With Federal debt growing at the rate of $40,000 a second - not all that far from what a typical family earns in a year; with a debilitating dependency on the state all too elevated; and with any number of restraints to peace and progress not only unresolved, but utterly unresolvable under present conditions, is it any wonder that our nation has become entirely stagnant. As Sean Corrigan of Diapason Commodities notes in this simple chart - real net private product per capita has been dead for more than a decade - mirroring its poor showing during the inflationary disaster of forty years ago. Given the four-more-years of Bernanke, to expect a radical turnaround under such conditions (of monetary policy largesse and experimentation) would be to display as much naivety about the prospects for 'change' as did so many bien pensants four short years ago.
UPDATE: Minutes after we brought attention to this farce, VIX Futures and Options Re-Opened...
CBOE's VIX Futures and Options have been halted since 1337ET.
Because in our day and age of highly "sophisticated, precise and computerized" trading, just what stock market crash can take place without a critical component of the market breaking...
John Williams, president of the San Francisco Fed, yet another noted dove, thinks nothing can go wrong by printing gobs of money. There is no inflation, and there never will be. They have the 'tools' to avert it. Never mind the explosion of the money supply over the past four years – it is all good. Have no fear though, as Williams notes: "Once it comes time to exit its super-easy monetary policy, the Fed will target a 'soft landing,'" The hubris of these guys is jaw-dropping. We are struck by the continued refusal by Fed officials to even think for a second about the long range effects of their policies. In the meantime, money printing continues to undermine the economy. Wealth cannot be generated by increasing the money supply – all that can be achieved by this is an ephemeral improvement in the 'data' even while scarce capital continues to be malinvested and consumed.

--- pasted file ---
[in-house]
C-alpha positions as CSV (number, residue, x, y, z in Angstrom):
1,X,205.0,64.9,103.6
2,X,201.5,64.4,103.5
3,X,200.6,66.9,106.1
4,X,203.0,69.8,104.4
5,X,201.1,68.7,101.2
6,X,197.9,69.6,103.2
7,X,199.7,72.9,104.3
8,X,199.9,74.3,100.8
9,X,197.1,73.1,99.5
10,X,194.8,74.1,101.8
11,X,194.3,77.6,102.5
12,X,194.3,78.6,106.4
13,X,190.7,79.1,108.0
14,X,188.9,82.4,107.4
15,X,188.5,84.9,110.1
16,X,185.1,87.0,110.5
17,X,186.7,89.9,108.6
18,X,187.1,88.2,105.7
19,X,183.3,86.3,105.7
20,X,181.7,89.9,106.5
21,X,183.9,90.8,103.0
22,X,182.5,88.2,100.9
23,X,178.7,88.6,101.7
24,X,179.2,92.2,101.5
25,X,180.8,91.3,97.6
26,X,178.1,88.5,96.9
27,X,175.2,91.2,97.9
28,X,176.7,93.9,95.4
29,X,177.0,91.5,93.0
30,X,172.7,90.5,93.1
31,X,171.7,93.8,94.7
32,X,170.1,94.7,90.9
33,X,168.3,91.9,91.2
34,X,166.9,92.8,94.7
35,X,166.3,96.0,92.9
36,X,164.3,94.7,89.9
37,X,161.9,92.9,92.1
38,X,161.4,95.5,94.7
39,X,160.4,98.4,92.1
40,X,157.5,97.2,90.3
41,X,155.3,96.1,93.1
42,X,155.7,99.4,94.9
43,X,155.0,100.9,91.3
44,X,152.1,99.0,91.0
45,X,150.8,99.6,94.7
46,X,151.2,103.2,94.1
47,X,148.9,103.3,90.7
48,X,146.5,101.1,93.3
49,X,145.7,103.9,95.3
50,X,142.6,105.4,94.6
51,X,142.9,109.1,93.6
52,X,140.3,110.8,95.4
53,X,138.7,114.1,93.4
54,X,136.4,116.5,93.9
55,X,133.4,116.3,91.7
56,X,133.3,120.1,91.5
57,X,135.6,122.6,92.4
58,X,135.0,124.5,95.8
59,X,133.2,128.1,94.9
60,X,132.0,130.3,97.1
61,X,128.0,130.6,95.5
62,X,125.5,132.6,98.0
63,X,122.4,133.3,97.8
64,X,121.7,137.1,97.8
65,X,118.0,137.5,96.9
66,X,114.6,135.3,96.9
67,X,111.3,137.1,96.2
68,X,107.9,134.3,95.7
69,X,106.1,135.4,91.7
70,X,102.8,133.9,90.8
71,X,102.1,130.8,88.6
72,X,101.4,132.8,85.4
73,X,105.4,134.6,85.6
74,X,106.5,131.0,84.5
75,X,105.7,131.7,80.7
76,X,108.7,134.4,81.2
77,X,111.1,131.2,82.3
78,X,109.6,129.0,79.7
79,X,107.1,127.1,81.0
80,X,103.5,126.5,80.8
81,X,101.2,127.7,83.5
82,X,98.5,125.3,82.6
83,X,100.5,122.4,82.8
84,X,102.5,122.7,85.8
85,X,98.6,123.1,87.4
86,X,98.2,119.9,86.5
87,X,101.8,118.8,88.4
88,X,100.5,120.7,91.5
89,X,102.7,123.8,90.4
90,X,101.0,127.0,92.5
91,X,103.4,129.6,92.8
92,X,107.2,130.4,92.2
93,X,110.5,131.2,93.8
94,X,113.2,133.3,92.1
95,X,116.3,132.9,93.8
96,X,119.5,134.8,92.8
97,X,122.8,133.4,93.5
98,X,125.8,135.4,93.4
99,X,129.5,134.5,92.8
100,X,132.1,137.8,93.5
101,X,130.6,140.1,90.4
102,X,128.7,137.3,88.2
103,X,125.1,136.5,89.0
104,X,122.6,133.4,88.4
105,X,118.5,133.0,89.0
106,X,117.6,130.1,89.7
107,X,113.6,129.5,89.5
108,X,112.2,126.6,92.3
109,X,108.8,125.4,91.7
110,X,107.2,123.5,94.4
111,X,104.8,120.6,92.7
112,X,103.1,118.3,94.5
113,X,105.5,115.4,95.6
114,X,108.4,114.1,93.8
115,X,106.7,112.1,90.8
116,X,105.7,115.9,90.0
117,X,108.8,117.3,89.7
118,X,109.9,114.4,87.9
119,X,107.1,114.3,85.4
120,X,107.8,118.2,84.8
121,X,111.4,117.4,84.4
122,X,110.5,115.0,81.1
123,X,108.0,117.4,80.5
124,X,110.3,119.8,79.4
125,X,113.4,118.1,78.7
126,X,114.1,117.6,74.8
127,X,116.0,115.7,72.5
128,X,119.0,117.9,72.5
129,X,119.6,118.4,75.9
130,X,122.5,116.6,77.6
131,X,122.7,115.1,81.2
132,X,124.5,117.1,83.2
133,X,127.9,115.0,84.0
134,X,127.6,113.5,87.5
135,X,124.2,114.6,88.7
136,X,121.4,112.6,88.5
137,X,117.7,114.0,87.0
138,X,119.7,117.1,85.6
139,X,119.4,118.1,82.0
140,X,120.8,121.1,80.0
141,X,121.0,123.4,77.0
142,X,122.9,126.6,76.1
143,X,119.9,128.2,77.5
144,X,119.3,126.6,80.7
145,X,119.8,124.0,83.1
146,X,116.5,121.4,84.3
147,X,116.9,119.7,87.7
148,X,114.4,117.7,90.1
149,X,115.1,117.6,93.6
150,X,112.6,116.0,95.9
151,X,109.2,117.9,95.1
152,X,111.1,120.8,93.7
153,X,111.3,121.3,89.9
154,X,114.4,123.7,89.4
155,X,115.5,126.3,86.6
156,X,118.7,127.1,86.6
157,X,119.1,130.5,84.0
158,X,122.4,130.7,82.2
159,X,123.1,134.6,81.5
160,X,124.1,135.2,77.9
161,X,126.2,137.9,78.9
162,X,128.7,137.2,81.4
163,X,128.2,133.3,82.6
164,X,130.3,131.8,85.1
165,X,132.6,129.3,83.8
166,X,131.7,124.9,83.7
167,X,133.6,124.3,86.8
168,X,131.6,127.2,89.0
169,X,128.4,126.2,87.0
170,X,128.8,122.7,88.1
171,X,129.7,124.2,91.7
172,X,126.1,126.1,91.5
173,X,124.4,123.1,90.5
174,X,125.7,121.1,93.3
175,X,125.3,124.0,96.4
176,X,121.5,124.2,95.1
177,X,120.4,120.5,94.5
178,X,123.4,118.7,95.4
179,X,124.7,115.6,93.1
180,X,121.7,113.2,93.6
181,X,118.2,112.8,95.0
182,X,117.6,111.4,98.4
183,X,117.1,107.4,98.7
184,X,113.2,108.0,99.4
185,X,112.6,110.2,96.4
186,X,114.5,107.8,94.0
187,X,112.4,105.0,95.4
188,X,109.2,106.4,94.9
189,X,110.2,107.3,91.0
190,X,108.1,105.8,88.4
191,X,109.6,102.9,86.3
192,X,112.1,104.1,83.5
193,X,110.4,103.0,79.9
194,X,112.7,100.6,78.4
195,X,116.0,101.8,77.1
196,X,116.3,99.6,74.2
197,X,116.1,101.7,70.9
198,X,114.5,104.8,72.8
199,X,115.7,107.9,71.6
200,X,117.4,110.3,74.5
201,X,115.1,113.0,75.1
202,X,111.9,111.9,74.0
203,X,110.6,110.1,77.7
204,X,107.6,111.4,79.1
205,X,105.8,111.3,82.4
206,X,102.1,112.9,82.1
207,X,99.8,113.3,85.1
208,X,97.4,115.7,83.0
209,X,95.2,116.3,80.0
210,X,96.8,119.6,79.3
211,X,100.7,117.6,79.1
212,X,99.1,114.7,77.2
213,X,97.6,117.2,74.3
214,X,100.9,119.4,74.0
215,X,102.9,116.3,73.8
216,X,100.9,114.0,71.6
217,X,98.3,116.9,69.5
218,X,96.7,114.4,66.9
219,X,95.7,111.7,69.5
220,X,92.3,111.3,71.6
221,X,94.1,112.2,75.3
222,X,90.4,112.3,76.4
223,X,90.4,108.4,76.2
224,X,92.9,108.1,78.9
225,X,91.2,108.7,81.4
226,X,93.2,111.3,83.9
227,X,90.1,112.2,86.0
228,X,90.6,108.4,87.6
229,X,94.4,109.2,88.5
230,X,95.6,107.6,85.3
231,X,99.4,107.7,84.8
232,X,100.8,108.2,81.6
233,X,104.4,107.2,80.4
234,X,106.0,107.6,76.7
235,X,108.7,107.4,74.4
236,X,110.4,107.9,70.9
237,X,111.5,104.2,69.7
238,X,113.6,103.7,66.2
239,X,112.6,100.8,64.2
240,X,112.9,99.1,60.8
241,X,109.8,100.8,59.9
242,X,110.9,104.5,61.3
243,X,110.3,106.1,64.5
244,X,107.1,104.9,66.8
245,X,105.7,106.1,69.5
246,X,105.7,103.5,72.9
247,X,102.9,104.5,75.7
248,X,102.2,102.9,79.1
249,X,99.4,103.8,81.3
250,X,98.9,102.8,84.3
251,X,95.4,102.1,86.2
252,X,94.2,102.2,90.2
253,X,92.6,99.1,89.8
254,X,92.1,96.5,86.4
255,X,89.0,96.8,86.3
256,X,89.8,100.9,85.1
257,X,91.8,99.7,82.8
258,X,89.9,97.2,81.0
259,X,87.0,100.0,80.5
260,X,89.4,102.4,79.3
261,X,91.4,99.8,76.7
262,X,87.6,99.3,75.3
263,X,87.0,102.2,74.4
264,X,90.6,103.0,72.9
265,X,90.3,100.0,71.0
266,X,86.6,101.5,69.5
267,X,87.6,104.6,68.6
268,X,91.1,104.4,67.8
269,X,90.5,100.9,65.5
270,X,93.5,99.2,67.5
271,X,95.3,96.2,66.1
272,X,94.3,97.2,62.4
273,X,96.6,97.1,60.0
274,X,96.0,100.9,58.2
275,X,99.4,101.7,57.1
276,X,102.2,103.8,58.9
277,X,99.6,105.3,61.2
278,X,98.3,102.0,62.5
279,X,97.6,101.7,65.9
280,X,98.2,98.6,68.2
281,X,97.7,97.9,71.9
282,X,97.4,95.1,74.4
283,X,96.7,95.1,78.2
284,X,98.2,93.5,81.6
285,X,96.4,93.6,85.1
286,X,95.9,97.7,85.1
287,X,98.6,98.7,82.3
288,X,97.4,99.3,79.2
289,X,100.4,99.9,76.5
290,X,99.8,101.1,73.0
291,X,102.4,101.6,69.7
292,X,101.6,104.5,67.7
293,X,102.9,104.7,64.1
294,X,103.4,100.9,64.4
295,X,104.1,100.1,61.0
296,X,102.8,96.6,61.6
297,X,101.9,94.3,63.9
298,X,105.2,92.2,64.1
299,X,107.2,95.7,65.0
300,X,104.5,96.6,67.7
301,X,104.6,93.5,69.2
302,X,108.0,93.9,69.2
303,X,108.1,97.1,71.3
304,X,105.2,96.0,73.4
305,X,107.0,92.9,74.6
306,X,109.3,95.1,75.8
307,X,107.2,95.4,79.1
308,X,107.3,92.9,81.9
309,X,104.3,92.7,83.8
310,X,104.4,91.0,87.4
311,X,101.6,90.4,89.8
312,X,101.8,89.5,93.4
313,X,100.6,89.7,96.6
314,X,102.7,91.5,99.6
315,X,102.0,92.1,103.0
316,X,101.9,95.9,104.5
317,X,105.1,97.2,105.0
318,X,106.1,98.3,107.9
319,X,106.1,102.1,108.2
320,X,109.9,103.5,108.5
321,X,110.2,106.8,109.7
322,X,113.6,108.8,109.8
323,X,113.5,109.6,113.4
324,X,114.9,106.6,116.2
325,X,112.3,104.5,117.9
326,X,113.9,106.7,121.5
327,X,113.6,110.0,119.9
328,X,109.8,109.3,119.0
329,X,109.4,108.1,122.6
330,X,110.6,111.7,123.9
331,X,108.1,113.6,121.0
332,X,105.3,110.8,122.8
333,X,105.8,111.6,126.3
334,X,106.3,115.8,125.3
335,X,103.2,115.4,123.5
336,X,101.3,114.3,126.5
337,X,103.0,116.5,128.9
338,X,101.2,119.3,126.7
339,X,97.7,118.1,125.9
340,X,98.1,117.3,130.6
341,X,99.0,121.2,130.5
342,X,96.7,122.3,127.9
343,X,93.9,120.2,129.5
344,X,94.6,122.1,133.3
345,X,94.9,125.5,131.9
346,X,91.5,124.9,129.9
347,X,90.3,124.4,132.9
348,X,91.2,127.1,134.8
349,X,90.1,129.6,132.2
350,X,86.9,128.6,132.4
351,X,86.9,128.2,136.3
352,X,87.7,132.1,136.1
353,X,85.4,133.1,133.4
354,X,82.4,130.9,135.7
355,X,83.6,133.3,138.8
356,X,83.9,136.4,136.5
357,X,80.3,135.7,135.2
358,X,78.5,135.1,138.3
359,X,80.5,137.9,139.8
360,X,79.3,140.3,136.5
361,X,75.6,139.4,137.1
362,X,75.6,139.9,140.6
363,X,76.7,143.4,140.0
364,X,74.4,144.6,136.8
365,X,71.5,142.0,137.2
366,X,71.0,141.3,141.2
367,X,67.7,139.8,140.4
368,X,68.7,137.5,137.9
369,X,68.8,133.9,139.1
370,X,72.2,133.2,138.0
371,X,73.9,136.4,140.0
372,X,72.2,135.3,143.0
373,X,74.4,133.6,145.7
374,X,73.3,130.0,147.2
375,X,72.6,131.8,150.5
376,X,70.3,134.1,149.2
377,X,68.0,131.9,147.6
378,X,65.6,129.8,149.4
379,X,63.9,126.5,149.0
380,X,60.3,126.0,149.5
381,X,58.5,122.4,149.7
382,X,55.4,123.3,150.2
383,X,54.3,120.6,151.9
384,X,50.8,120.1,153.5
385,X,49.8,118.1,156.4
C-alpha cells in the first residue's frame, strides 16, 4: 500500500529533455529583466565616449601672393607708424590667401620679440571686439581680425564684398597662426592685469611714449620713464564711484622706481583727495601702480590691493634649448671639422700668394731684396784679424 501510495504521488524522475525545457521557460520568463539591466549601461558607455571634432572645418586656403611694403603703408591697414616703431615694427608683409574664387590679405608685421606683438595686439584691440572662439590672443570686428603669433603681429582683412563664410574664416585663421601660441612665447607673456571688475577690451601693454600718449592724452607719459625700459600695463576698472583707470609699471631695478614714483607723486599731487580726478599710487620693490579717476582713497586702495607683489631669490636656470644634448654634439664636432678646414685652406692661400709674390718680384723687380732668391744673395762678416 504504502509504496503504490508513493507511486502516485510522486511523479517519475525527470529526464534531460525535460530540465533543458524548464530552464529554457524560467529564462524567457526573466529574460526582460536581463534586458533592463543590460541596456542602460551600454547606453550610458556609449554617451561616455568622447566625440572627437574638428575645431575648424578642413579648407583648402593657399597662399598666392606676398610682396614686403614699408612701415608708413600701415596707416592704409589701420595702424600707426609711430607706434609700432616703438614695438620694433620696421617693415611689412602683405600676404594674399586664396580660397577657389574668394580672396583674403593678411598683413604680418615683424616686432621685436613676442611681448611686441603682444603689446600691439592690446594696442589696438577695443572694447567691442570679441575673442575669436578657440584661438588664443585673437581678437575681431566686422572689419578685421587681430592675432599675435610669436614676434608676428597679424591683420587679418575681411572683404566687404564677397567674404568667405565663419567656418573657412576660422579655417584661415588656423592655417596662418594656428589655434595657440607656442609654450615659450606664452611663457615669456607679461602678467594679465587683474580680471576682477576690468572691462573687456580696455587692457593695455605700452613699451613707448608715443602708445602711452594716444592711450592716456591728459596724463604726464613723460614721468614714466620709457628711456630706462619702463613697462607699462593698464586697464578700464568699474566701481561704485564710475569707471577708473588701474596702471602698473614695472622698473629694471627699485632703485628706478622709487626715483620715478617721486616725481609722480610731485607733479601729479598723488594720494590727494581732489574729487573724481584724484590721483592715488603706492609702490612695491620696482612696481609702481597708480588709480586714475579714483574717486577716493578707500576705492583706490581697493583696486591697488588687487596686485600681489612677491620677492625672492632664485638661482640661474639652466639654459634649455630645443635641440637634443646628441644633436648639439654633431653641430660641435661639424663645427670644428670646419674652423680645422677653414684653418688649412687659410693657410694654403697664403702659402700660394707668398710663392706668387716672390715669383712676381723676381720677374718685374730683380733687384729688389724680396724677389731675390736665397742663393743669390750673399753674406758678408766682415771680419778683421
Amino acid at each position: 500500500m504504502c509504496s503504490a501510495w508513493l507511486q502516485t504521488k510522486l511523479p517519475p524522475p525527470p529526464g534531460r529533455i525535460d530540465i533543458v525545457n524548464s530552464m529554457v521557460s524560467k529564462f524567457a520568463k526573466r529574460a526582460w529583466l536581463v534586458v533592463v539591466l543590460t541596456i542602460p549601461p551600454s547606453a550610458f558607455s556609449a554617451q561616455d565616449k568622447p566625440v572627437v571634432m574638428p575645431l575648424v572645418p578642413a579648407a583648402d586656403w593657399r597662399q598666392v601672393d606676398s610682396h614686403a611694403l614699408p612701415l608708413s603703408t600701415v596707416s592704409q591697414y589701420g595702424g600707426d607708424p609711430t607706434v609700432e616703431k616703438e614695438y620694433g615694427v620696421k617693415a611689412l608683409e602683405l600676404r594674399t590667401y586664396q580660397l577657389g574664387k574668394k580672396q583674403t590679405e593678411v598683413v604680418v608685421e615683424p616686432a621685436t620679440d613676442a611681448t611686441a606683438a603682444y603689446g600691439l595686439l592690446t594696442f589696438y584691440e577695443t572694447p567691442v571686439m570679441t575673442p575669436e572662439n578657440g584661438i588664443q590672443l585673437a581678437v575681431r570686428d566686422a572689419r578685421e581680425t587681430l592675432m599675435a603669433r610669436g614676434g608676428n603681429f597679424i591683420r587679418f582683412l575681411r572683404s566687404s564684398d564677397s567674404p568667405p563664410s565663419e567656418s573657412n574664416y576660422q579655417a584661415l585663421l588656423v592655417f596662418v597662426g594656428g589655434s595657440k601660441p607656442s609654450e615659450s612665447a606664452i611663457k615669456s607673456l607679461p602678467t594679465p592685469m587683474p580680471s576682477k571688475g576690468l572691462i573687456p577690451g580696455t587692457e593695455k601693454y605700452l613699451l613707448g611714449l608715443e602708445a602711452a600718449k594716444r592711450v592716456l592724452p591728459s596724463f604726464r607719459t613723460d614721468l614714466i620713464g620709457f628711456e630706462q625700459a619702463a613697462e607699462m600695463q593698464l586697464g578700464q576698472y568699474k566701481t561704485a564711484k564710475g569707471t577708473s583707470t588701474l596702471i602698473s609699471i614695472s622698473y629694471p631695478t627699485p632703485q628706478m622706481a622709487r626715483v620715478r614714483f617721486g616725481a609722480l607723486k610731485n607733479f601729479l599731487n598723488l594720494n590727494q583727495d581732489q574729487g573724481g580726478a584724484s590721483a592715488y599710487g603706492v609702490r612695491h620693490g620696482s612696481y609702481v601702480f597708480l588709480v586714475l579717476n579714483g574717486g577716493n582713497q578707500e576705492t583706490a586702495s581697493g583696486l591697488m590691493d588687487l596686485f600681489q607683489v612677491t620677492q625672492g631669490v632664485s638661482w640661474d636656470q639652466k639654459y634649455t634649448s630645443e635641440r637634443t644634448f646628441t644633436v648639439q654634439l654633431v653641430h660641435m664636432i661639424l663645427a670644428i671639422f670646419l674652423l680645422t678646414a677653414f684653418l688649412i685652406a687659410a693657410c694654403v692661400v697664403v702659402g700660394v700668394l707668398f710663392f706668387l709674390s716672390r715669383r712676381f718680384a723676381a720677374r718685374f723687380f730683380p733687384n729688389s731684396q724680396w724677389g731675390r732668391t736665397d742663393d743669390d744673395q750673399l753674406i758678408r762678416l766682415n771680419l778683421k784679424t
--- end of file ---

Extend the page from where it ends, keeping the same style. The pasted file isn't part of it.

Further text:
A stock sell off is usually a healthy, cathartic thing: one sells, pockets the proceeds, books a loss, and comes back to fight another day. The big problem, however, is when speculators and traders are already massively overleveraged, and not only don't have a positive Net Worth (defined as Free Credit Cash Account and Credit Balances in Margin Accounts less Margin Debt) but their Margin Debt is so high it commences a toxic loop of selling merely to fund margin calls which usually start popping up in the last hour of trading (and when trading desks put their phones straight to VM), leading to more forced selling, more margin calls, and so on. And therein lies the rub: according to the most recent NYSE margin debt data, the market complacency recently hit such high levels, that speculators virtually went all in, but solely in their margin accounts without holding any cash buffer to pay for potential margin calls. As can be seen on the table below, Margin Debt as of 9/30 hit $315 billion: a jump of $30 billion from the prior month, and the highest since March 2011, just before the market tanked. And confirming that there is simply no cash on hand to pay for margin calls when they start pouring in after today's massive sell off, is the total Net Worth, which in September was the lowest since April. Because with record complacency, and the Fed guaranteeing no further shocks are possible, who needs to hold cash? Today, we will find out: just as soon as the margin calls start coming around around 3PM Eastern...